Meanwhile, taking care with the scorching-hot pan, place over medium heat, bring mango mixture to a simmer, and cook, stirring constantly, until the mixture is slightly thickened, about 2 minutes. Off heat, remove cinnamon; add lime juice, vanilla, ½ teaspoon salt, black pepper to taste, and any meat juices, and stir to mix. Taste and adjust seasoning with salt and black pepper, if necessary. Add most of scallions, stir to combine, spoon sauce over chops, sprinkle with remaining scallions, and serve at once.

Send comments or suggestions to Adam Ried at cooking@globe.com.

Flavored with vanilla (Globe photo / Jim Scherer)
  • December 19, 2010 cover
  • Best of the New

KITCHEN AIDE
The common forms of vanilla

In its most elemental form, vanilla is a bean, the seedpod of a vine in the orchid family. The fresh pods undergo a multi-step curing process, from which they emerge black and glossy. While the pods are flavorful, the real prize is the tiny, inky-black seeds within. Add vanilla bean toward the beginning of cooking so it will have time to infuse the dish.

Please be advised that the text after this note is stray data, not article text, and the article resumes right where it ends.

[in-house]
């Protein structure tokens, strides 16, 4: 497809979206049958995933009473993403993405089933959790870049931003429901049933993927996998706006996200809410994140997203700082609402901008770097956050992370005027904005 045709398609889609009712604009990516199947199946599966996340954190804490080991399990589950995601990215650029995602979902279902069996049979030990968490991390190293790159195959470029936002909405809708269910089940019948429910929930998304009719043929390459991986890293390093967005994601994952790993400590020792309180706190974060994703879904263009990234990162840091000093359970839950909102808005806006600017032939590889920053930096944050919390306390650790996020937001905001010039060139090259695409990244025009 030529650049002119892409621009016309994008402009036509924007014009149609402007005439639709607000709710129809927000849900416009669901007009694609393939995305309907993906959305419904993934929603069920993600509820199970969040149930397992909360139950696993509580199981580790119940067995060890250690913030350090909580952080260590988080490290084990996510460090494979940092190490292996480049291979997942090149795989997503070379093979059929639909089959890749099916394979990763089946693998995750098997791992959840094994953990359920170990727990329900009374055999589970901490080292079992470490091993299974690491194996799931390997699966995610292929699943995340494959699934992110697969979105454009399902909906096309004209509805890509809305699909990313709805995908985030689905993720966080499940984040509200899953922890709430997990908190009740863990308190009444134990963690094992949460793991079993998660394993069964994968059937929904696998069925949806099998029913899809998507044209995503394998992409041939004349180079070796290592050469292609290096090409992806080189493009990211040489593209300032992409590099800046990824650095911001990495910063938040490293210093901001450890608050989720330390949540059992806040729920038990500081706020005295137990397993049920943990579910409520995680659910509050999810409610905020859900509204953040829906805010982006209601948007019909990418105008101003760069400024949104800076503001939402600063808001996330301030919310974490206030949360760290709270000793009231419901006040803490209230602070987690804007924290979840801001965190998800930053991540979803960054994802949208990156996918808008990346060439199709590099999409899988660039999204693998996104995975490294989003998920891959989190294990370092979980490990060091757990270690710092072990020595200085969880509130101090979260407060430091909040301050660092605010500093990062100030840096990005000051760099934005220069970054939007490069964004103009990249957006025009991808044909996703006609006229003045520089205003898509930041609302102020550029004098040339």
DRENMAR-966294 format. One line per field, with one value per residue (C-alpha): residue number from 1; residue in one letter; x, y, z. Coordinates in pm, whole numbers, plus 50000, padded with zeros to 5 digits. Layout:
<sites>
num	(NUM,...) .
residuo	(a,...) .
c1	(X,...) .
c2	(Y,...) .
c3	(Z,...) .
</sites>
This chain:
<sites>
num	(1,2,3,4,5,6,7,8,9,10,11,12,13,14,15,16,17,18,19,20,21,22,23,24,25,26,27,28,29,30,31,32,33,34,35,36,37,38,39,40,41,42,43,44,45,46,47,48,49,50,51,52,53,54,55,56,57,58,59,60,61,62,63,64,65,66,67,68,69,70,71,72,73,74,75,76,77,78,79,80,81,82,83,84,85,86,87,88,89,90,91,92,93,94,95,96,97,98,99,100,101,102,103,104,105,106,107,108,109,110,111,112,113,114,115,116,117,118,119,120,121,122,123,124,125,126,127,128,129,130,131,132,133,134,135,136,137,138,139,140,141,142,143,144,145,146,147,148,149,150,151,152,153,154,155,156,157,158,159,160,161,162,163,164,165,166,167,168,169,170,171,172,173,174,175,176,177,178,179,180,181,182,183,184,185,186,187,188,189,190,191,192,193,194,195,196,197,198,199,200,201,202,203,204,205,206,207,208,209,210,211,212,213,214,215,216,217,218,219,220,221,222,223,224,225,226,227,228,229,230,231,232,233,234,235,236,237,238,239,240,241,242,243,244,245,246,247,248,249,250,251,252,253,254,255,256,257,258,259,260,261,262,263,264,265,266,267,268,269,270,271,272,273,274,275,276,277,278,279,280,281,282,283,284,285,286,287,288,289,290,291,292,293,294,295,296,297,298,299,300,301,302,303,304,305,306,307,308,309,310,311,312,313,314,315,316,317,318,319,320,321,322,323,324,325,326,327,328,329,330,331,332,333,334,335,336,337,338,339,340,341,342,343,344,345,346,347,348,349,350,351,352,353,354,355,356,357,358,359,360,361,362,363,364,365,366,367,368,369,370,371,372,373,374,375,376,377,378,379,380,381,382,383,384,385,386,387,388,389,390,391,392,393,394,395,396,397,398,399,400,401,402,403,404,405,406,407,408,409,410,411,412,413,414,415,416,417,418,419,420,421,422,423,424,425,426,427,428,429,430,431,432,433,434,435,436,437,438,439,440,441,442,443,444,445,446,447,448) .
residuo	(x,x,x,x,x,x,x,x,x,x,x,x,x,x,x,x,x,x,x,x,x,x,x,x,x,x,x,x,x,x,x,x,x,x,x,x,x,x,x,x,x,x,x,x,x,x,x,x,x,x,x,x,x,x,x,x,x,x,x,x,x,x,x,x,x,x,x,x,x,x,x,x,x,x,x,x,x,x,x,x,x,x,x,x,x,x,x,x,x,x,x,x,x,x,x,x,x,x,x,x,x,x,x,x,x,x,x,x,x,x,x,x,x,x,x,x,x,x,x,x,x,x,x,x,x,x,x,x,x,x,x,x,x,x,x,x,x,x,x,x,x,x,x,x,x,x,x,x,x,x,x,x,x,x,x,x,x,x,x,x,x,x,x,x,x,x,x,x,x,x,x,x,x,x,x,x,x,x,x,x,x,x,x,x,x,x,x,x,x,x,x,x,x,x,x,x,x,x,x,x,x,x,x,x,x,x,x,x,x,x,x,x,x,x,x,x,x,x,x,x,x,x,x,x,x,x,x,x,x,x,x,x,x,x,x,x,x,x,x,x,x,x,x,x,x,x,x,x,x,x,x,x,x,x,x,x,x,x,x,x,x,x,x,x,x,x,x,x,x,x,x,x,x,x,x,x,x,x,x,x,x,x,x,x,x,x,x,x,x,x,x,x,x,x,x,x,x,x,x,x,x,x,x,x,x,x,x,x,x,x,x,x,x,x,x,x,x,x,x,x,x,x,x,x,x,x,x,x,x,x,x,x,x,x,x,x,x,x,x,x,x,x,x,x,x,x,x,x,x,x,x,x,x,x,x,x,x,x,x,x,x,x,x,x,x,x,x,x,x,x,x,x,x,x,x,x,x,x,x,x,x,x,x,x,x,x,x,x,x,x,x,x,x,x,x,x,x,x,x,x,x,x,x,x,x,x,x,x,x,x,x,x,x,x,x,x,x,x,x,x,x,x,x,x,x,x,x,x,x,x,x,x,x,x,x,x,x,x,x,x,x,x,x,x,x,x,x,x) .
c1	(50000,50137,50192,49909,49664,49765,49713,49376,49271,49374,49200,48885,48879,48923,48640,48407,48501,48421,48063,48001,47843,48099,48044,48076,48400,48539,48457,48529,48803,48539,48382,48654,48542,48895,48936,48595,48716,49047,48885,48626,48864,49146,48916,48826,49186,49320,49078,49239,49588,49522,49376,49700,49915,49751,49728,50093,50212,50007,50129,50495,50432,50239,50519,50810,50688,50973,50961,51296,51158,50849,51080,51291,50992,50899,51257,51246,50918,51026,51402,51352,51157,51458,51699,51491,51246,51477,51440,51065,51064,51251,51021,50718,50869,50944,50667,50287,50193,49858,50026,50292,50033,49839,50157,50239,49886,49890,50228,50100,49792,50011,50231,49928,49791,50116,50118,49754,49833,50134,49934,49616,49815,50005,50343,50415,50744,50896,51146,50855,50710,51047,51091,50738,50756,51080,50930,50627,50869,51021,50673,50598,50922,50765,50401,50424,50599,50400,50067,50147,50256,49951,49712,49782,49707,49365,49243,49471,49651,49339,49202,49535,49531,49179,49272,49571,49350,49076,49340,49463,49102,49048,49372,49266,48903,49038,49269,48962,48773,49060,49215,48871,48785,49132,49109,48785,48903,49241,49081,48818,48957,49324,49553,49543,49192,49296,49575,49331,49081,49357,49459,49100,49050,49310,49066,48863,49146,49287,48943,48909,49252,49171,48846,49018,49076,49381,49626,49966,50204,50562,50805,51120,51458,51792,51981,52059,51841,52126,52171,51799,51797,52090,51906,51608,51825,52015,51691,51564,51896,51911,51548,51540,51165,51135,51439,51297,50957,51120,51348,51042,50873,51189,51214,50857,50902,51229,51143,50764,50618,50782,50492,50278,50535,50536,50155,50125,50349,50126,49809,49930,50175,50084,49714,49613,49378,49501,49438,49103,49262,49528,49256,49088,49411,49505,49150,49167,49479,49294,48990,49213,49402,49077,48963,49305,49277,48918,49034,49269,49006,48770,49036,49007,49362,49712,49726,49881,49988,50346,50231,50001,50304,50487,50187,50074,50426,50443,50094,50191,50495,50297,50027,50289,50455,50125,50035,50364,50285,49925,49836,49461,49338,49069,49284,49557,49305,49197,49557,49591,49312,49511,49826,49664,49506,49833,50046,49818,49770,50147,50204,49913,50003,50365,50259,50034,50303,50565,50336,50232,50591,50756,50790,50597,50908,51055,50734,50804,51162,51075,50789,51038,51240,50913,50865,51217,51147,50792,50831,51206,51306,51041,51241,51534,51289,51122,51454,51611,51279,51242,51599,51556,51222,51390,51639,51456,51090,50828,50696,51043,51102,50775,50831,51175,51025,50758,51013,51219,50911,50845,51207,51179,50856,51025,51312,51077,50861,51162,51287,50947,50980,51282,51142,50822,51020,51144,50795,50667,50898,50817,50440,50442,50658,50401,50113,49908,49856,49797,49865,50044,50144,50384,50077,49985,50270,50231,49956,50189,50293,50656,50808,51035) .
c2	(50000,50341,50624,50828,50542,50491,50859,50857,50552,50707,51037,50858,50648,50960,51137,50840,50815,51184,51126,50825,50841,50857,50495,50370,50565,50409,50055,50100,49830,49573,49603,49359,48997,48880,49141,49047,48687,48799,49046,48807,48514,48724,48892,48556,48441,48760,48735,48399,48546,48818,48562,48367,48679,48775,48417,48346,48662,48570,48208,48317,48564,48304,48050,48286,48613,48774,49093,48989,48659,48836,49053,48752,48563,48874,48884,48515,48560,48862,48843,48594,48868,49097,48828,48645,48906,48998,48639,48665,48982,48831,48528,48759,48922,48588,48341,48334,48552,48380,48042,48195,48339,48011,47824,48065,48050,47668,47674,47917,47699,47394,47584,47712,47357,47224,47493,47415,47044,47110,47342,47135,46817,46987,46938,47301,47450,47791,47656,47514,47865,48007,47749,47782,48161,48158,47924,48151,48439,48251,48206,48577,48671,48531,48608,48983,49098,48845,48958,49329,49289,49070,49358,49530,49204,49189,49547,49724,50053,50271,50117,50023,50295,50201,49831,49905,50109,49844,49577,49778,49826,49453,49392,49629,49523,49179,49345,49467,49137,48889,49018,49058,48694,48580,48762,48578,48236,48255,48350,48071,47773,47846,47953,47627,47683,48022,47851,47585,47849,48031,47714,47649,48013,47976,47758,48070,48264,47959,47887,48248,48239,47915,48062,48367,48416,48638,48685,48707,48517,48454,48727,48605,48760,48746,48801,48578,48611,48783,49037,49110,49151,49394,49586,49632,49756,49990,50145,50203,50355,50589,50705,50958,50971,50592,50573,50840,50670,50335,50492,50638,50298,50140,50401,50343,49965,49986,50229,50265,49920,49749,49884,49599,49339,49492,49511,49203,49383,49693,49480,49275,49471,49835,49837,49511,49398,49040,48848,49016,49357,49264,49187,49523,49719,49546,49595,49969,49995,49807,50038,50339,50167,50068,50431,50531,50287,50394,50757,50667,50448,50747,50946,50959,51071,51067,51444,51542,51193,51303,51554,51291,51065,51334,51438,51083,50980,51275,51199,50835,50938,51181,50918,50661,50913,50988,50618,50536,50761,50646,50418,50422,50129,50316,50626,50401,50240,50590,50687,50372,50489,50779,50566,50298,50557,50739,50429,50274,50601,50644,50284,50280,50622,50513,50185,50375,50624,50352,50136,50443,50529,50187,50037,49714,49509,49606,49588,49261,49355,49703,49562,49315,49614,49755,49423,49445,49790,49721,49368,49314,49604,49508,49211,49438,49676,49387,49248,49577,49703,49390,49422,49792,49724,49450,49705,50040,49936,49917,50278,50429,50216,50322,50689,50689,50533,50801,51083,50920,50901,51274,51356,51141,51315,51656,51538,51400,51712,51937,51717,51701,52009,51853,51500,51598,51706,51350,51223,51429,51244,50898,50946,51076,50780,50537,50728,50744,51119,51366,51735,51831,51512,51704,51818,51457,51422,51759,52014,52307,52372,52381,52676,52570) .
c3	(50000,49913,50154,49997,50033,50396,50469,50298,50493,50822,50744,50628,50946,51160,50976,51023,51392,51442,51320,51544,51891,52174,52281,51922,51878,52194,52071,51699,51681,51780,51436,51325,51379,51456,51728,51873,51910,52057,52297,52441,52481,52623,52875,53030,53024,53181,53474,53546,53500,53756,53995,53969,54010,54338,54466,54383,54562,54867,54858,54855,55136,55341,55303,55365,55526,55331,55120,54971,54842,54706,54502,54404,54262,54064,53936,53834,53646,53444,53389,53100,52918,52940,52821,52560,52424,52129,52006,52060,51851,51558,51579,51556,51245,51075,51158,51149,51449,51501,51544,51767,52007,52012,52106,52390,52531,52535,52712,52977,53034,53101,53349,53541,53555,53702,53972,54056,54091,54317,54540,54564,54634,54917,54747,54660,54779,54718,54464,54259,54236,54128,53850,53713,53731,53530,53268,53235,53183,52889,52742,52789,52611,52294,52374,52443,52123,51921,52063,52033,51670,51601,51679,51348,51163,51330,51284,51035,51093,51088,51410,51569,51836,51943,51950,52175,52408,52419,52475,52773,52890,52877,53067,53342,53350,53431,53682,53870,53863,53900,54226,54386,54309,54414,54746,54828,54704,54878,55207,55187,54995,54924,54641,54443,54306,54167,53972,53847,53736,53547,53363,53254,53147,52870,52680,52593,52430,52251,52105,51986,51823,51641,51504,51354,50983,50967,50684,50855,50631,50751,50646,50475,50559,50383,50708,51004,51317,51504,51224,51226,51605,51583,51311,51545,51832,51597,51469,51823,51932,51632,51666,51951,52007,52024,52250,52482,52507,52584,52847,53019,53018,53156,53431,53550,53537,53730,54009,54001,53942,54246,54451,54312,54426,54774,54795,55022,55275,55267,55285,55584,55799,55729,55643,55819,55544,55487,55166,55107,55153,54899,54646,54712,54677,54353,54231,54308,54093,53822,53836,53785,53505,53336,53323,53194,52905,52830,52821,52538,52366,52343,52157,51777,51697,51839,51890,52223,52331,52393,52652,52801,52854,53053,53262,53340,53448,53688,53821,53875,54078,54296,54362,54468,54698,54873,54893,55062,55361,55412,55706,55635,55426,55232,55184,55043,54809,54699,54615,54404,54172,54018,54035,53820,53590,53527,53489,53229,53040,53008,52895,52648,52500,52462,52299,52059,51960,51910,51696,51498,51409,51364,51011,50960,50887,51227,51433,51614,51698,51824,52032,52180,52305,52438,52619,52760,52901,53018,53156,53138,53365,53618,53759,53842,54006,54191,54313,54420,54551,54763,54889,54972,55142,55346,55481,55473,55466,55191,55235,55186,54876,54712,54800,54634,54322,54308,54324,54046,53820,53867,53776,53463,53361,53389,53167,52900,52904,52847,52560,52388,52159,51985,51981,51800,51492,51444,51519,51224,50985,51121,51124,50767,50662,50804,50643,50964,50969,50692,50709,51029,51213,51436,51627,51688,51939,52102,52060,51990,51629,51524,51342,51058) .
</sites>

Vanilla extract is less expensive and more convenient than beans; it should be added as a flavoring at the end of cooking. There are several types of vanilla extract, from imitation to glycerin-based alcohol-free, but as long you do not object to the alcohol in pure vanilla extract, I think this type has the most refined, nuanced flavor. Vanilla is also available powdered in a cornstarch base, and as paste, made from extract and pulverized beans.